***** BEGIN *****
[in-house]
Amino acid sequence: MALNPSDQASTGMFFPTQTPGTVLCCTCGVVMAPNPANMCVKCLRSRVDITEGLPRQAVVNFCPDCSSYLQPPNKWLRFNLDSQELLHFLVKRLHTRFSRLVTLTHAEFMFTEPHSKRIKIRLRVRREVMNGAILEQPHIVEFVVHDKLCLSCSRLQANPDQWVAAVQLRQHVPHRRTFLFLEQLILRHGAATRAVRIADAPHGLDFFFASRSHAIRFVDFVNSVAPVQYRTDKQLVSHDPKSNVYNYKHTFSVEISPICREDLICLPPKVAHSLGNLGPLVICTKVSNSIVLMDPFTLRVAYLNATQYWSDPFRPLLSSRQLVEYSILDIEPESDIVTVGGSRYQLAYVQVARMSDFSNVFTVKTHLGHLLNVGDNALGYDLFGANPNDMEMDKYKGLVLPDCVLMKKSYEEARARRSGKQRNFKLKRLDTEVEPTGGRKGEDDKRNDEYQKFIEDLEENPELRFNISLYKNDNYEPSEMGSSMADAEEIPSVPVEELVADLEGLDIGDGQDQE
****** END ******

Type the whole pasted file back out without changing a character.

[in-house]
Amino acid sequence: MALNPSDQASTGMFFPTQTPGTVLCCTCGVVMAPNPANMCVKCLRSRVDITEGLPRQAVVNFCPDCSSYLQPPNKWLRFNLDSQELLHFLVKRLHTRFSRLVTLTHAEFMFTEPHSKRIKIRLRVRREVMNGAILEQPHIVEFVVHDKLCLSCSRLQANPDQWVAAVQLRQHVPHRRTFLFLEQLILRHGAATRAVRIADAPHGLDFFFASRSHAIRFVDFVNSVAPVQYRTDKQLVSHDPKSNVYNYKHTFSVEISPICREDLICLPPKVAHSLGNLGPLVICTKVSNSIVLMDPFTLRVAYLNATQYWSDPFRPLLSSRQLVEYSILDIEPESDIVTVGGSRYQLAYVQVARMSDFSNVFTVKTHLGHLLNVGDNALGYDLFGANPNDMEMDKYKGLVLPDCVLMKKSYEEARARRSGKQRNFKLKRLDTEVEPTGGRKGEDDKRNDEYQKFIEDLEENPELRFNISLYKNDNYEPSEMGSSMADAEEIPSVPVEELVADLEGLDIGDGQDQE